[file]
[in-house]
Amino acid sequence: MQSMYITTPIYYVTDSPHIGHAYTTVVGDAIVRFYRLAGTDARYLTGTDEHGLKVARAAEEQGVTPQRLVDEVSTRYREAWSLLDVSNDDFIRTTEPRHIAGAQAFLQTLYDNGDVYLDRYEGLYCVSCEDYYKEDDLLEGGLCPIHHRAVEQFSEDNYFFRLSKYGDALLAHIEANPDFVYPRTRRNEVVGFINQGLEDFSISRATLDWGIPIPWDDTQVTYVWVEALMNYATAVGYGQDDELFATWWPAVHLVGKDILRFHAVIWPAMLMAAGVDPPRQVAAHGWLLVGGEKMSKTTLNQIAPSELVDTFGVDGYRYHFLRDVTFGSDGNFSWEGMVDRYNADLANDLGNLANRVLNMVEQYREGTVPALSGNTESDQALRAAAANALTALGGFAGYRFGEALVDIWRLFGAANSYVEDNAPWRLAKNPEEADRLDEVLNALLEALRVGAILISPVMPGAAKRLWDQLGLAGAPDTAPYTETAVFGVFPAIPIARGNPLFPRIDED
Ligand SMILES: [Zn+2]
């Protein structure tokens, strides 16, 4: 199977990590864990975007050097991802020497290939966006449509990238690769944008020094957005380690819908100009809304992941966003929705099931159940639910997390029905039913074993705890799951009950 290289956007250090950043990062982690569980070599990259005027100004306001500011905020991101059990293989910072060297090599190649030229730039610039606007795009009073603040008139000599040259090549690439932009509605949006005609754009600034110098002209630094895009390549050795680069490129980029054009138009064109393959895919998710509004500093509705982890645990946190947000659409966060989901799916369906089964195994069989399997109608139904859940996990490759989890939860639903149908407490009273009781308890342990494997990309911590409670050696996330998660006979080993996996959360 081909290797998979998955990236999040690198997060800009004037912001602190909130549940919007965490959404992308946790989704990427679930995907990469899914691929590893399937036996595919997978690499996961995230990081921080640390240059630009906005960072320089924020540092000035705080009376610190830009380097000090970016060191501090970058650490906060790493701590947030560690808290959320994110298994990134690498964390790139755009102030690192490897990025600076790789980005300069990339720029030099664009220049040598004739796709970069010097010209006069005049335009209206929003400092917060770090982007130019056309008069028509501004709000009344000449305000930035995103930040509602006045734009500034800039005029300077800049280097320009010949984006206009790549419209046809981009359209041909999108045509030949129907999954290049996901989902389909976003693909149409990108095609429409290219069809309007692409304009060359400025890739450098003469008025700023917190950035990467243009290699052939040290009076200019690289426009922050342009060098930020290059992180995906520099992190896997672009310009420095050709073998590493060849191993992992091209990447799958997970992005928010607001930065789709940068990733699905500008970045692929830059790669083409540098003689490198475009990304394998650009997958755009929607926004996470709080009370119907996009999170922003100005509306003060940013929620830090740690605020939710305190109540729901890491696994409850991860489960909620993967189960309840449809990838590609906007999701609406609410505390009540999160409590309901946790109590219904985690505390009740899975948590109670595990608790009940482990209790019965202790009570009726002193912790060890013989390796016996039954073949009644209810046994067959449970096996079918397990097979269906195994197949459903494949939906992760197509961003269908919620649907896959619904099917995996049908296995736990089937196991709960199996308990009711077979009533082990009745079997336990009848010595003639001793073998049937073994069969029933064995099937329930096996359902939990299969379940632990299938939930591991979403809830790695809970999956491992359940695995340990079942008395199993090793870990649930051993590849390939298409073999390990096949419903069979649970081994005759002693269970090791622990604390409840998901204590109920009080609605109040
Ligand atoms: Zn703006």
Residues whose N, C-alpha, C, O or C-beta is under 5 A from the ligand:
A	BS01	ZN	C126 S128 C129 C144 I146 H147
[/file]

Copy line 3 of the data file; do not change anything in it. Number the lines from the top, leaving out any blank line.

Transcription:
Ligand SMILES: [Zn+2]